Date of Award
Doctor of Philosophy
Nadya A. Fouad
Liliana Mina, Maureen Keyes, Shannon Chavez-Korell, Christine Larson
Athletic Directors, College Athletics, Division I, Leadership, Sexism, Women
This study investigated eight Division I (DI) collegiate women athletic directors' (ADs) career experiences and perceptions of sexism within their careers and athletics as a whole. Over the last century, women's sports have made great strides toward equality in athletics. Specifically, the last four decades have yielded notable progress including the amendment of Title IX in 1972, which allowed women and men equal access to federal funding for sports, as well as the creation of women's professional sports leagues, increased numbers of girls and women participating in athletics, increased numbers of women's collegiate teams, and increased rates of women employed in collegiate athletics (Acosta & Carpenter, 2014). Despite these many efforts and accomplishments, sexism and gender inequities continue to loom within the sports' world. As a result, women and girls involved in athletics are experiencing numerous harmful effects regarding poor self-concept (Leaper & Brown, 2008), distorted body image (Greenleaf, 2002; Krane, Choi, Baird, Aimar, & Kauer, 2004; Parsons & Betz, 2001; Steinfeldt, Zakrajsek, Bodey, Middendorf, & Martin, 2013), challenges in socioemotional adjustment (Leaper & Brown, 2008), and a lack of career opportunities (Acosta & Carpenter, 2014), to name a few. Moreover, the realm of college sports is no exception to gender inequality, and is of particular interest because it is federally funded vis-à-vis Title IX. Currently, only 10% of DI collegiate ADs are women, and 11.4% of collegiate athletic departments have no women in administration positions (Acosta & Carpenter, 2014).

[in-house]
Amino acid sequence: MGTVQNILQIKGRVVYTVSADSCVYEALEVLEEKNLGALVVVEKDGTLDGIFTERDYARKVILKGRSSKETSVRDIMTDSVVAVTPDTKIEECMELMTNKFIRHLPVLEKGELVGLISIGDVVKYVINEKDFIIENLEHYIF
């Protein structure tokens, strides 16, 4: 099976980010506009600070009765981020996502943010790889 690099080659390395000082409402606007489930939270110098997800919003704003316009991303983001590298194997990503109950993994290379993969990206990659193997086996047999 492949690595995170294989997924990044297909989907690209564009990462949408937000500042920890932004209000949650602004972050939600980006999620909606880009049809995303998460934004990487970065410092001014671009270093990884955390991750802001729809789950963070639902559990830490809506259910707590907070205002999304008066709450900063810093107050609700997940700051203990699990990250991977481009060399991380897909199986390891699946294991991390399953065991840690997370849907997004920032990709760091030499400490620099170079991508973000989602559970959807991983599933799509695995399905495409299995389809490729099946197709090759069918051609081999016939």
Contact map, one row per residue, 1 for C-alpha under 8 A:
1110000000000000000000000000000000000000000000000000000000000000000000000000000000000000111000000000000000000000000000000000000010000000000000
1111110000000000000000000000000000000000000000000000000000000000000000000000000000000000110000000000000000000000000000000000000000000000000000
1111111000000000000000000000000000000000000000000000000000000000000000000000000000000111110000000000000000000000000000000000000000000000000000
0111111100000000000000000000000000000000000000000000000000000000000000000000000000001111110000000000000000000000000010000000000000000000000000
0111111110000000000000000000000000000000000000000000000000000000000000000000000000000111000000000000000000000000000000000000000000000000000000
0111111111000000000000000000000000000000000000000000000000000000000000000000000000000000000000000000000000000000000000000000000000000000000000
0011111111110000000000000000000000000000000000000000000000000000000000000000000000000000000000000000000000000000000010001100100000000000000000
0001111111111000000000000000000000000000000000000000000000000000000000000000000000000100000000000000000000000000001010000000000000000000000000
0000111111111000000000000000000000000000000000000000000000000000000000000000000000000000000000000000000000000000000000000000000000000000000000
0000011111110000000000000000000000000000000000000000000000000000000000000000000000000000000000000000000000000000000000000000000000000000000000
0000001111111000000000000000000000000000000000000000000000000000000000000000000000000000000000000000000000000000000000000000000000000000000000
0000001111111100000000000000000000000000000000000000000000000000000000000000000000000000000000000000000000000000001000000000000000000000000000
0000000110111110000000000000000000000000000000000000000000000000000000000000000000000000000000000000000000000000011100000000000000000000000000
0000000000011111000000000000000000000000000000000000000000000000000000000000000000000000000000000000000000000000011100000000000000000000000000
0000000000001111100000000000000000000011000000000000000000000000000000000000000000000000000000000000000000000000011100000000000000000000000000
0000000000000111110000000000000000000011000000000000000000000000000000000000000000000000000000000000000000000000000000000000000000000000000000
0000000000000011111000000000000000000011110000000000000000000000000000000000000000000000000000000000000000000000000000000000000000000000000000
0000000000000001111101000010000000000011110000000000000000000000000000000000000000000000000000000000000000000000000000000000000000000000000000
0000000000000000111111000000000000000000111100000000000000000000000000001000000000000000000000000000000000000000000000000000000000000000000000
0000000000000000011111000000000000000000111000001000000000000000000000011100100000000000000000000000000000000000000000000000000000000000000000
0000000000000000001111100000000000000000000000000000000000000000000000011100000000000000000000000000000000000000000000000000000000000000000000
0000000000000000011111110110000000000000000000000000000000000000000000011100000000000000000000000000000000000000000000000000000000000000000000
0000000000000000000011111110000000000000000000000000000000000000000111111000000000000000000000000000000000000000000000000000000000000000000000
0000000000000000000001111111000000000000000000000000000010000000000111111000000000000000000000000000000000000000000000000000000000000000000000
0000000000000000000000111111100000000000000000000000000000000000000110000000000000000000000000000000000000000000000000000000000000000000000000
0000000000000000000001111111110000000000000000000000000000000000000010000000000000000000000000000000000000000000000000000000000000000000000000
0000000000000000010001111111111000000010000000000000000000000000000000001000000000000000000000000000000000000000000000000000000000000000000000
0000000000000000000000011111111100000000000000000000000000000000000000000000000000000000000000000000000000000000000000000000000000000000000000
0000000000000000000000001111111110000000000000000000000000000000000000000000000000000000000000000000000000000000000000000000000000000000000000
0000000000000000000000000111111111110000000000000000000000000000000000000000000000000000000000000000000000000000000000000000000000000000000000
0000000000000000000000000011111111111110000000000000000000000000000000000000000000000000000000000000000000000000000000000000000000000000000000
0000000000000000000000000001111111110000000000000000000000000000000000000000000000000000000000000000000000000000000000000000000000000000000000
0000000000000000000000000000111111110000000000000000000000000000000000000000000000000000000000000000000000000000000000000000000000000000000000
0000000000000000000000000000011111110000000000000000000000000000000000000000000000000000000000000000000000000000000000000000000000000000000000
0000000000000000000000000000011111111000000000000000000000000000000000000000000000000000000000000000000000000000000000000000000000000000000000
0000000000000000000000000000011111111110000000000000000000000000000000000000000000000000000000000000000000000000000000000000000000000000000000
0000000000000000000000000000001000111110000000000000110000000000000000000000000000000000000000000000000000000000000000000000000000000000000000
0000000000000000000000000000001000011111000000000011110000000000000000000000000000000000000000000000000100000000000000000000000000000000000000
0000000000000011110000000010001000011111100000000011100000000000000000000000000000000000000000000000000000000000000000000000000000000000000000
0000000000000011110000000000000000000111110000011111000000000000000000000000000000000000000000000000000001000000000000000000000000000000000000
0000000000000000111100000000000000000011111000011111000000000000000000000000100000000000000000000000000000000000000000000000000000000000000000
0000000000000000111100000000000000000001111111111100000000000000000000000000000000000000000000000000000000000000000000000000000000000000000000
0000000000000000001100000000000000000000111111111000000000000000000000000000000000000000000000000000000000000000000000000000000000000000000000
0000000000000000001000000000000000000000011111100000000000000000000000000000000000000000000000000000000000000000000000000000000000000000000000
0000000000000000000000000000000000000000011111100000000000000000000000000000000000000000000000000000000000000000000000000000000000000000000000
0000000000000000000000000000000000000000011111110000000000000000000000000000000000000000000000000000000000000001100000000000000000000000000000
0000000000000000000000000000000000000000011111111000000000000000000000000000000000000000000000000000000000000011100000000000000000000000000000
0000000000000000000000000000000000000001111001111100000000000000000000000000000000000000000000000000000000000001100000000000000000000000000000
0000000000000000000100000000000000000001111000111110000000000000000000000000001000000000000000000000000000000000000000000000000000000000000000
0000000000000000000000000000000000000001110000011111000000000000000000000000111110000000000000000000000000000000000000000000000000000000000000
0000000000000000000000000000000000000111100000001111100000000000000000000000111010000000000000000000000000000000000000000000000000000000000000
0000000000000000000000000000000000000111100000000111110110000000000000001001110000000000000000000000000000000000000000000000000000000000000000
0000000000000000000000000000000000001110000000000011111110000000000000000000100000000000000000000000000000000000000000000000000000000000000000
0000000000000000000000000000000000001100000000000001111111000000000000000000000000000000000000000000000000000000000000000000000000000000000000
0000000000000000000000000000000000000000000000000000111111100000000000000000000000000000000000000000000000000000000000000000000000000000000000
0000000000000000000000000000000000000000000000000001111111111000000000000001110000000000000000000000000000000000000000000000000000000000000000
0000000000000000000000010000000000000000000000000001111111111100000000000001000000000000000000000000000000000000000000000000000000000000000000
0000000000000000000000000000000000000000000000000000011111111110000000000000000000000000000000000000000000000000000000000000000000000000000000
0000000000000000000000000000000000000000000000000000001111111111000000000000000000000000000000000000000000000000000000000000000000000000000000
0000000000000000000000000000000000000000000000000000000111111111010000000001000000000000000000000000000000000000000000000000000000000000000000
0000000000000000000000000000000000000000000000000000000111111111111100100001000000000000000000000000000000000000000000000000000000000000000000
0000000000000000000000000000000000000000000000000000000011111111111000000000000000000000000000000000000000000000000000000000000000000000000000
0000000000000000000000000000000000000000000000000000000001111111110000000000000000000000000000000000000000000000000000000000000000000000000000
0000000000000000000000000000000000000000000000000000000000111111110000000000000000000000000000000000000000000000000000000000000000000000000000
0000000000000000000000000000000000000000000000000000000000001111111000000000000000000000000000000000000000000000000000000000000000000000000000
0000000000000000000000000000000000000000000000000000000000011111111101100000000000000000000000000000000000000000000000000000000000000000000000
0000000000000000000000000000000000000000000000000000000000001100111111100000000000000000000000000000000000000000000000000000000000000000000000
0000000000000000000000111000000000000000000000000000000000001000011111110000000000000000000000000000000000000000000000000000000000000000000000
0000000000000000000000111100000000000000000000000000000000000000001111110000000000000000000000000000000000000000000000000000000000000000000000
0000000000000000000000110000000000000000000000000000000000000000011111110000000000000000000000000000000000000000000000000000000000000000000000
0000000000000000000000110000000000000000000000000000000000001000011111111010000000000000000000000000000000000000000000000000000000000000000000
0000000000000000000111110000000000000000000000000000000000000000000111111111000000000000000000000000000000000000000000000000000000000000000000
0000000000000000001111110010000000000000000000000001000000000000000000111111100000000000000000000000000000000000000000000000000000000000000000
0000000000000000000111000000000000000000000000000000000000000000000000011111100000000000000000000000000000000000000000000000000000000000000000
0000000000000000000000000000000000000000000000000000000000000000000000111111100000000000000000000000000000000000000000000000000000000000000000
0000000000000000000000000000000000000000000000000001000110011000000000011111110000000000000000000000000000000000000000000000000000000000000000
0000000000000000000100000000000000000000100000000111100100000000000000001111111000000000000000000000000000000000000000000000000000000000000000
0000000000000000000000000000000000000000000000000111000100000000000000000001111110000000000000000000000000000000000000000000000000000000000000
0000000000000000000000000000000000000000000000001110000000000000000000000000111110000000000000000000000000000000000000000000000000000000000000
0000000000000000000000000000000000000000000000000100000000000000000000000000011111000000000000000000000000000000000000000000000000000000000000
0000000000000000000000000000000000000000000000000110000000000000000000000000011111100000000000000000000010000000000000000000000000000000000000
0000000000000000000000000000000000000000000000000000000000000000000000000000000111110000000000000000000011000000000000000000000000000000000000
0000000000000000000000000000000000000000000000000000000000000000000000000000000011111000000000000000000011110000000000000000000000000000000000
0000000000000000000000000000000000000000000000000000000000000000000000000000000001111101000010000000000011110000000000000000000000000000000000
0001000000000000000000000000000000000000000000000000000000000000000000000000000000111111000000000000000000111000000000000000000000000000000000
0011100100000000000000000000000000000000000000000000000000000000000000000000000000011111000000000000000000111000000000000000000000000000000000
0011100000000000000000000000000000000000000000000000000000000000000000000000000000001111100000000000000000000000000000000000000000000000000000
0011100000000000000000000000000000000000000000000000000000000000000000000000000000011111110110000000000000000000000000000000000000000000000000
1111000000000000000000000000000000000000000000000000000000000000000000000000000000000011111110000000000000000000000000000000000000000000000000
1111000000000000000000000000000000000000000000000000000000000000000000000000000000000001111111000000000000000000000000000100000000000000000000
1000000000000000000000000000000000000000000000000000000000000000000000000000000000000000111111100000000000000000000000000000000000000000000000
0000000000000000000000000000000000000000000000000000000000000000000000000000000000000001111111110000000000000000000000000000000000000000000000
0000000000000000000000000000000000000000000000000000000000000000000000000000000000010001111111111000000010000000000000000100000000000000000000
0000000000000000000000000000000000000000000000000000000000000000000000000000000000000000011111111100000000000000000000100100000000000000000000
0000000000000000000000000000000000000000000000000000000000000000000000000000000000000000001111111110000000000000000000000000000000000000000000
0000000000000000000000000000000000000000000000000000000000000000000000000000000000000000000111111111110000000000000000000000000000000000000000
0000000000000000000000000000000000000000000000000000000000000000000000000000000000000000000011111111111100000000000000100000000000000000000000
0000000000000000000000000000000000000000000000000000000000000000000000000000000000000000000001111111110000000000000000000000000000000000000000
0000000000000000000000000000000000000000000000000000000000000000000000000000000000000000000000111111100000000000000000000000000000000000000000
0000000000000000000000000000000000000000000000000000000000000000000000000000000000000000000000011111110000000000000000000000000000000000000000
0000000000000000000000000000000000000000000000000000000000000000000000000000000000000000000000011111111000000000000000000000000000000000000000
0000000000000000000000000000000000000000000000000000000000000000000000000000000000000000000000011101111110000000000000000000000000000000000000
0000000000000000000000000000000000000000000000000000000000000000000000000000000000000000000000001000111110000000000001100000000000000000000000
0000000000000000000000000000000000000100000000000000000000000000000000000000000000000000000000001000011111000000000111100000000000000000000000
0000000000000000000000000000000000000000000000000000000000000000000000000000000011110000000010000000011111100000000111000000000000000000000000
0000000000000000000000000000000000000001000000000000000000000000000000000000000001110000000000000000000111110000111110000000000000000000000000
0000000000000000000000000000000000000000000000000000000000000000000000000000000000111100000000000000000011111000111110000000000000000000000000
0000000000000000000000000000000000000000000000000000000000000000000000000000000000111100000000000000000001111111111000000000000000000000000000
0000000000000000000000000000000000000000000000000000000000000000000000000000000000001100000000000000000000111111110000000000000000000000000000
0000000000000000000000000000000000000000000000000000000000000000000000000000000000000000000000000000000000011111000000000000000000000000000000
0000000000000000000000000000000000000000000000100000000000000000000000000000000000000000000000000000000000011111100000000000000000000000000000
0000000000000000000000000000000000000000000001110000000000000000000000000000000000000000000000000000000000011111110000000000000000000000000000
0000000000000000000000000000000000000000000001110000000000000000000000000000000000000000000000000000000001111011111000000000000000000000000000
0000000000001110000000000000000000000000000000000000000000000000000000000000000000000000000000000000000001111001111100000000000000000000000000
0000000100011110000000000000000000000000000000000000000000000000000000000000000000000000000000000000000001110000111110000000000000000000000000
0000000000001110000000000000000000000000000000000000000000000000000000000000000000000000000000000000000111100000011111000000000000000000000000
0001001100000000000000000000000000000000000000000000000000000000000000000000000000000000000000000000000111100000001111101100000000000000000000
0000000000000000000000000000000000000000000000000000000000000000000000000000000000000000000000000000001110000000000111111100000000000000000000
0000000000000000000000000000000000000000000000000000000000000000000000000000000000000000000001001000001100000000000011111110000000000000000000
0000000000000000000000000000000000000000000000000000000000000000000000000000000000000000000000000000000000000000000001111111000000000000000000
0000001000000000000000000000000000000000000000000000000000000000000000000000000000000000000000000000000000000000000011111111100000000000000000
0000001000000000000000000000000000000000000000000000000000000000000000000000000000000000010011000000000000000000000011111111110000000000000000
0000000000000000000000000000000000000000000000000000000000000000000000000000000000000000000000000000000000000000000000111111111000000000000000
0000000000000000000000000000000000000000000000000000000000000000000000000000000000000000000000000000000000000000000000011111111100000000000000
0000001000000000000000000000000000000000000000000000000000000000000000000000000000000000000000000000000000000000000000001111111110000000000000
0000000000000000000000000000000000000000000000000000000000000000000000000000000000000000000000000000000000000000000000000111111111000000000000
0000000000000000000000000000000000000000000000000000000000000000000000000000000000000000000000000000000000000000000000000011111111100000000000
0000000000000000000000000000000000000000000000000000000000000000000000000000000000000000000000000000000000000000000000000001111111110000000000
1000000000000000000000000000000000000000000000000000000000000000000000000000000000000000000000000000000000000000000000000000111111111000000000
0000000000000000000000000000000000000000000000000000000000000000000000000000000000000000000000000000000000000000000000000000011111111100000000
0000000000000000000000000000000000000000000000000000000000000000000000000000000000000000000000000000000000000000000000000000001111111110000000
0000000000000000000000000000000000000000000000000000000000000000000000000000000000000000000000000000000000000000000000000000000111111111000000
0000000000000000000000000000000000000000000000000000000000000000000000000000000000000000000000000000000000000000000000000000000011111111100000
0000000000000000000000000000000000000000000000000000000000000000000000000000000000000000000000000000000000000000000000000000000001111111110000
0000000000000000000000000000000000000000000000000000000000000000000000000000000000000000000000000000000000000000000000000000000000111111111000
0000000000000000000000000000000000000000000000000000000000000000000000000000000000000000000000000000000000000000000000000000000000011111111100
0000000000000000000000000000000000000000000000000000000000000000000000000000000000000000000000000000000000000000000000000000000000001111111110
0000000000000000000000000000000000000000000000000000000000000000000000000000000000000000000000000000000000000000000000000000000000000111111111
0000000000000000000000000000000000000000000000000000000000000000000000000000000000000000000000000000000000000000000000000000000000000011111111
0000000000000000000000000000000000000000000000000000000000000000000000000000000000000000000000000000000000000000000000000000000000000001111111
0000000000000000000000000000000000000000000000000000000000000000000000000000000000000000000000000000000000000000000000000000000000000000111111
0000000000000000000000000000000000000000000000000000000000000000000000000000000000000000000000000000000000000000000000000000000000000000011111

With the 42nd anniversary of the enactment of Title IX occurring this year, it is imperative to acknowledge improvements around the status of women in sports, but more importantly reexamine areas that have not improved, or have in fact regressed. One of the most important areas in need of improvement is the representation of women in leadership positions within collegiate sports administrations. Due to the limited research on women collegiate ADs' perceptions of sexism in athletics, this qualitative research was framed as an exploratory study, and it utilized a critical feminist theory framework and grounded theory analysis. Data was obtained in semi-structured exploratory interviews with eight current DI collegiate women ADs.
Four significant concepts emerged from the data, including Luck Over Talent, which captured how participants attributed their success to luck versus talent; Ambivalent Awareness of Sexism, which described how most participants expressed ambivalence around their awareness of sexism in their careers and in athletics; Prevalence of Subtle Sexism, which encapsulated how participants acknowledged experiencing sexism but typically in a "subtle" fashion as opposed to a blatant fashion; and Overcoming Hurdles, which related to participants describing strategies for success. In addition, a visual model based on grounded theory was proposed to further explain how DI college women ADs might navigate sexism within their careers. Results from this study aim to provide direction for future research on sexism in athletics, improve the underrepresentation of women ADs in college athletics departments and career fields traditionally dominated by men, and inform counseling psychologist's practice with girls and women who are involved in or interested in pursuing careers in athletics.
Kies, Ashley L., "Division I Collegiate Women Athletic Directors' Perceptions of Sexism and Career Experiences" (2014). Theses and Dissertations. 564.